By Delta_Ass 1 Comments
Having gone back to Arkham City for a second playthrough, I've come to the conclusion that Rocksteady really failed at one goal they set out for themselves, and that's the Detective vision. They claimed that they wanted you to use the Detective vision less in this sequel, and encourage you to just experience the game with normal vision. That's an admirable goal, and I applaud them for saying so, but I don't think they really accomplished this at all. I mean, I made a big effort not to use Detective mode, but honestly, the game does not do anything to encourage this.
You try to spot enemies out on the streets or inside a Predator room with normal vision, and it's just hard. It is not easy to distinguish them from the surrounding environment. Whether it's because of the color palette that they decided to use for this city, or the lighting in UE3, or a combination of the two, you'll often just find yourself squinting down at the ground below, trying to pick out the thugs from the dirty sidewalks or garishly lit walls or whatever. This isn't a problem that I ever ran into with Splinter Cell games, by the way. In Splinter Cell, you could easily tell enemies apart from the environment, unless it was just too dark, in which case you'd turn on night vision. In Arkham City, for whatever reason, the enemies just seem to merge into the surrounding textures and you're basically trying to look for motion to distinguish them, like a T-Rex in Jurassic Park. Not saying it's impossible, not saying you can't do it given enough time perched up on a ledge, but compared to Detective mode where they're all lit up in an instant... yeah, it's pretty difficult. They said they wanted to discourage using Detective mode this time around, but when the lighting and palette conspire to hide and obscure enemies in nearly every environment in the game, you're basically pushed to use it.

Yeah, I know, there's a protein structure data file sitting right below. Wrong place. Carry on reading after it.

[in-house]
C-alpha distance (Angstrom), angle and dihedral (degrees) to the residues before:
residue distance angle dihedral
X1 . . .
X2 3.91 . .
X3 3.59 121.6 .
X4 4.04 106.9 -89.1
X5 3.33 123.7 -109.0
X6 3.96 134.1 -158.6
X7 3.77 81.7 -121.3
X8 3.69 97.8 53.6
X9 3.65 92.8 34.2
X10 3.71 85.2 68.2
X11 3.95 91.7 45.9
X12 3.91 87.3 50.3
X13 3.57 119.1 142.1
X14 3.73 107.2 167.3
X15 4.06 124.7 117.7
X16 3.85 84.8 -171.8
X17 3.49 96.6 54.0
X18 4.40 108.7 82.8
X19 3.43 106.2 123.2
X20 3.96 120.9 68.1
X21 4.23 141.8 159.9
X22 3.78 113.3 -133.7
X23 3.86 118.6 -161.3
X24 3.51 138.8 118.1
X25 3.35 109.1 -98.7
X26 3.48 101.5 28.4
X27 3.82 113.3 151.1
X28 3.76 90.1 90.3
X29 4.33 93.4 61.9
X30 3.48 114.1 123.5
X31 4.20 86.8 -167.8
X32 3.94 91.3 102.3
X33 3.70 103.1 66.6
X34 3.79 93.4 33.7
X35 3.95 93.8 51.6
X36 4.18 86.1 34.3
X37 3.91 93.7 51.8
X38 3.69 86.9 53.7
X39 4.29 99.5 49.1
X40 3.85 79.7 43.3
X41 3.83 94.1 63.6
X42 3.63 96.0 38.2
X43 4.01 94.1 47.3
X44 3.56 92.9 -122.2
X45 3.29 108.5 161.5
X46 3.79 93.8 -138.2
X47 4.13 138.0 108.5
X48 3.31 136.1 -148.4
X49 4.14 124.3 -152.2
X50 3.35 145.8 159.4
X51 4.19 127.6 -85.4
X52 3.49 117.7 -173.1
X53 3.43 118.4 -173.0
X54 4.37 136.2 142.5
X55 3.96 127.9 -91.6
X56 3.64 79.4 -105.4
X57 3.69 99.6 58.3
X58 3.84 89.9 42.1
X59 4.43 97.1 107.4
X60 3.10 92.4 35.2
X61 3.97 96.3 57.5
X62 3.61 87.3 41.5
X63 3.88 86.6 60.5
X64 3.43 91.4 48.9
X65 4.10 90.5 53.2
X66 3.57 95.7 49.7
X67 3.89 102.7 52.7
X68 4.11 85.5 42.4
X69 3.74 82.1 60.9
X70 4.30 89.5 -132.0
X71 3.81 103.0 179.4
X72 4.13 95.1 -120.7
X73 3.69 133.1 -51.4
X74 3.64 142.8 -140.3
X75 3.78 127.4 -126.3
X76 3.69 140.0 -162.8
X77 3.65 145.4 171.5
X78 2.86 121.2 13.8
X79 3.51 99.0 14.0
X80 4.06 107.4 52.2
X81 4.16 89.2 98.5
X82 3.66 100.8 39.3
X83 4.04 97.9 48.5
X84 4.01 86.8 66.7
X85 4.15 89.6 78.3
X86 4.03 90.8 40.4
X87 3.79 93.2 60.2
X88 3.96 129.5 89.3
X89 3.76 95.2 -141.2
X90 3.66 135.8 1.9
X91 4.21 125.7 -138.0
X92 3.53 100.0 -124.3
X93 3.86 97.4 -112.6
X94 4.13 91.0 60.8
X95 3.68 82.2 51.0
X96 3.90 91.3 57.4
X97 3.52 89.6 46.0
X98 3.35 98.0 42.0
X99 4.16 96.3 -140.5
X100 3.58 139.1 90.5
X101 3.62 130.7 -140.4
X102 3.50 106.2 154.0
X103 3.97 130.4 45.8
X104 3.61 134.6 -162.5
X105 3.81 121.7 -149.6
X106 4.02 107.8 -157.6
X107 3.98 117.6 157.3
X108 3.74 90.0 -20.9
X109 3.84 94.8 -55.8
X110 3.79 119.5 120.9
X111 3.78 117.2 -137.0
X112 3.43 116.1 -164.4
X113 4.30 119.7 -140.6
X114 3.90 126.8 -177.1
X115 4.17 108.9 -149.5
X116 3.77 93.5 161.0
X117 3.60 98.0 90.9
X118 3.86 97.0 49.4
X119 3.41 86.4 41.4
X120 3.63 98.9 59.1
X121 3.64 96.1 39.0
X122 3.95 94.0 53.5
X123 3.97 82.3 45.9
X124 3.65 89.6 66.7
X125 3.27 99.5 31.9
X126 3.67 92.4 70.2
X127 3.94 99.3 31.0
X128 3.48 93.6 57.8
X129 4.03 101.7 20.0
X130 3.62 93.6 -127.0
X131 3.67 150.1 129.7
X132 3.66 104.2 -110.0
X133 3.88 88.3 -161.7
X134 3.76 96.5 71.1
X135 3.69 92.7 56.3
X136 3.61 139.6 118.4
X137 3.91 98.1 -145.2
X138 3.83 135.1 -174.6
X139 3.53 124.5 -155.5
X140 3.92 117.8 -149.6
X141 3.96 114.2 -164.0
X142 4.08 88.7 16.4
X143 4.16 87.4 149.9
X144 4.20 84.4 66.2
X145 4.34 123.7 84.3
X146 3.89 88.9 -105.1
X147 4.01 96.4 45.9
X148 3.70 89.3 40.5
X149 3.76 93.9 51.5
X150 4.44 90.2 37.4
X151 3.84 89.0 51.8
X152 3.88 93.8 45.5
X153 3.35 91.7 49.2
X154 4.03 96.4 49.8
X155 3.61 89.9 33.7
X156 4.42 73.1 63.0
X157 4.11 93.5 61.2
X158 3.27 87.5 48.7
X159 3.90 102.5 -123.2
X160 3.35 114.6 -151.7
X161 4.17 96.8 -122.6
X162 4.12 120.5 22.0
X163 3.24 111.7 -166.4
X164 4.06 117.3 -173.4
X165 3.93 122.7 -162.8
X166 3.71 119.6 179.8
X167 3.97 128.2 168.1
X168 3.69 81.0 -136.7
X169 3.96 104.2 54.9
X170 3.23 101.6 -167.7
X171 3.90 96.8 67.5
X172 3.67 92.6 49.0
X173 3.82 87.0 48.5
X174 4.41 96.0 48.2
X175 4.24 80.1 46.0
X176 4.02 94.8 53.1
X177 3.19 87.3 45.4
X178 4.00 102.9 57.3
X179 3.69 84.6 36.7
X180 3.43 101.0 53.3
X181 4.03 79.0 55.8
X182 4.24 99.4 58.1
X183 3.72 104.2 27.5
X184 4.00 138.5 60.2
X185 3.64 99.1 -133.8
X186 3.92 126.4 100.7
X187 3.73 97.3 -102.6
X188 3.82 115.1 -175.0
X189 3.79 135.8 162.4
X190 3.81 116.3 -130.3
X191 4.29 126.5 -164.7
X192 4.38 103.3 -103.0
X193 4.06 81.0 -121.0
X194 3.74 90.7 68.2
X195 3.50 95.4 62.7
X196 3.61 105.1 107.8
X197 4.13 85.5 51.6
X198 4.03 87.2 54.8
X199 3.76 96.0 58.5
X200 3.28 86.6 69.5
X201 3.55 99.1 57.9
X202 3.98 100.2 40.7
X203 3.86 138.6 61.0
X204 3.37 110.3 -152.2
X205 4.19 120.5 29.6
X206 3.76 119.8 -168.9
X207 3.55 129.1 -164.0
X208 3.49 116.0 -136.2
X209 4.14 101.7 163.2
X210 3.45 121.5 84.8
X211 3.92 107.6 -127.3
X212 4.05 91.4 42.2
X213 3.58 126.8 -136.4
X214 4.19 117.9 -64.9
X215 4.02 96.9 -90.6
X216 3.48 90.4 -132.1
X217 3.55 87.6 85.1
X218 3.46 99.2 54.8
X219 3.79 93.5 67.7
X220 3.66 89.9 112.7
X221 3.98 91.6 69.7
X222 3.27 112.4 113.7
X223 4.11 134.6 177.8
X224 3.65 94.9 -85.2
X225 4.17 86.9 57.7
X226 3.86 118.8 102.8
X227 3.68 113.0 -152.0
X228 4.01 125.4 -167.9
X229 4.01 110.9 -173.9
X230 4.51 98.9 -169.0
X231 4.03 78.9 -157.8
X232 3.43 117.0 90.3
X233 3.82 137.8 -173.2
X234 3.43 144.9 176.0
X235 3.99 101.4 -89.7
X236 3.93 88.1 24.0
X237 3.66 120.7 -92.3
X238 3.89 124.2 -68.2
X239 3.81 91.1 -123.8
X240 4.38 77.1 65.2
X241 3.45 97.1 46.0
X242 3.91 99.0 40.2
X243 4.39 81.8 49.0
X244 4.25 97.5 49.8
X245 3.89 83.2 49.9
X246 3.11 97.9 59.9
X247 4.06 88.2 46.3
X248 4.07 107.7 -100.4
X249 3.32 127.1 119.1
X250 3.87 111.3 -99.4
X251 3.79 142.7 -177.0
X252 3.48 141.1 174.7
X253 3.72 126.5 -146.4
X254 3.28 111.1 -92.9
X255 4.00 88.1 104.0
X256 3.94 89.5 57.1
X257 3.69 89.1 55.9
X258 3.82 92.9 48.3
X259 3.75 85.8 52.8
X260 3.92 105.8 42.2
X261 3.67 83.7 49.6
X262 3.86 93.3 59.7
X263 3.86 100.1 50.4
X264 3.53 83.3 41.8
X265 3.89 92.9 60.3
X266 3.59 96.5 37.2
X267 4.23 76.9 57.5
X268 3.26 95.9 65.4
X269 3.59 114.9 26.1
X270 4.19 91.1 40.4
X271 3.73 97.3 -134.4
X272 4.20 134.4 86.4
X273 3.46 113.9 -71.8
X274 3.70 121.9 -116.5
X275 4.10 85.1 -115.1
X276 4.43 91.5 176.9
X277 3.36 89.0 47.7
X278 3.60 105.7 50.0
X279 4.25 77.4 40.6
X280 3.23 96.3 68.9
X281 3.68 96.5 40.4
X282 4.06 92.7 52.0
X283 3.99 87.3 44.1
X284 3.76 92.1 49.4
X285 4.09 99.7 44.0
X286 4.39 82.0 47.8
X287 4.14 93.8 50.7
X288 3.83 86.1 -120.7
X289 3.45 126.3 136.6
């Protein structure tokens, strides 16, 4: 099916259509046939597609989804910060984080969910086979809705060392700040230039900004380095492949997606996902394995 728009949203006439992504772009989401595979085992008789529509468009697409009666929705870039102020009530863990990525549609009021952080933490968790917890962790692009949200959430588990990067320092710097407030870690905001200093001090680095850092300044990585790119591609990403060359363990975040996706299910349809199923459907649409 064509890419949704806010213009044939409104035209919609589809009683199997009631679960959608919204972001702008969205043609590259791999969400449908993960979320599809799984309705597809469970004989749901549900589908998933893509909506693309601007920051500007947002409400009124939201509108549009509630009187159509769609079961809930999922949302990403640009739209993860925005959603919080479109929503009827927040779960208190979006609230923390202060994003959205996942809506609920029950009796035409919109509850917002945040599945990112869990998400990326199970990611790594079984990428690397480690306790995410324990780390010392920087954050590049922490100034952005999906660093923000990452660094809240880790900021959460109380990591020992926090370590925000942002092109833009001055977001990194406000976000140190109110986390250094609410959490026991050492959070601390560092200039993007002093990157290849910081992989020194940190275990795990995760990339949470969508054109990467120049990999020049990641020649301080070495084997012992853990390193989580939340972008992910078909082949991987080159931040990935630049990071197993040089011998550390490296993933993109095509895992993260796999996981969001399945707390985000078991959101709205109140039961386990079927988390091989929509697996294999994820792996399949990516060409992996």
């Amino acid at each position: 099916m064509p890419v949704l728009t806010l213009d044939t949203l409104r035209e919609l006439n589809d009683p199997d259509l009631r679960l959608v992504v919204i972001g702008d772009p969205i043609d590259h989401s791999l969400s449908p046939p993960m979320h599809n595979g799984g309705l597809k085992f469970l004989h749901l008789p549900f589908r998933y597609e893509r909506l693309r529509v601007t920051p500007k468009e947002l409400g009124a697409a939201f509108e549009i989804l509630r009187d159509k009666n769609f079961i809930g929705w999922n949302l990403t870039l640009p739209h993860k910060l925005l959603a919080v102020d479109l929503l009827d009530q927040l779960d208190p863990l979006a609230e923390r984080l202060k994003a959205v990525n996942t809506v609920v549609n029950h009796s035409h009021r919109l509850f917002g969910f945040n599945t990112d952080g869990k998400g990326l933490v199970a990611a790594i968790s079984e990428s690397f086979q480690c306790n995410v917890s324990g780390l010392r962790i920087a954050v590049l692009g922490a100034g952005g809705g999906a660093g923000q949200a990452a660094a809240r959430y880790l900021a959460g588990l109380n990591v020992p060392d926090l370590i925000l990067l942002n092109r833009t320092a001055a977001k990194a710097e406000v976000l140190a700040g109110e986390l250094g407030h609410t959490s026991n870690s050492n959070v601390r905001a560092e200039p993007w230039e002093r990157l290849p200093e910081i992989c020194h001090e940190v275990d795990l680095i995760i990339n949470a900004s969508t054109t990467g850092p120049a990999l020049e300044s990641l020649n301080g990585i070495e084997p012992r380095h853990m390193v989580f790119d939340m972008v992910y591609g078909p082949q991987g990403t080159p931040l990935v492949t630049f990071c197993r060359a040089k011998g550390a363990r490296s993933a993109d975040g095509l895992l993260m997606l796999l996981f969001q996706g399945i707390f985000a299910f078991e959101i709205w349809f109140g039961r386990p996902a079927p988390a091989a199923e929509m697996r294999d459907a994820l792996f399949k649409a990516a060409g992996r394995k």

There's also the enhanced zoom that you can use to try to detect enemies, but this feature is very badly implemented. I dunno about anybody else, but I found the depth of field effect on this zoom to be completely overdone and ridiculously heavy-handed, to the point where enemies five or ten feet away from the one I'm focused on would be completely blurred and undetectable. Obviously, depth of field is something that our eyes experience and use of it is realistic, but not to the insane degree that they've pushed it in this game. Moving the crosshair one or two degrees would completely change the focus and blur out what had previously been perfectly visible. That's completely unrealistic and turns what could've been a useful tool into a frustrating annoyance.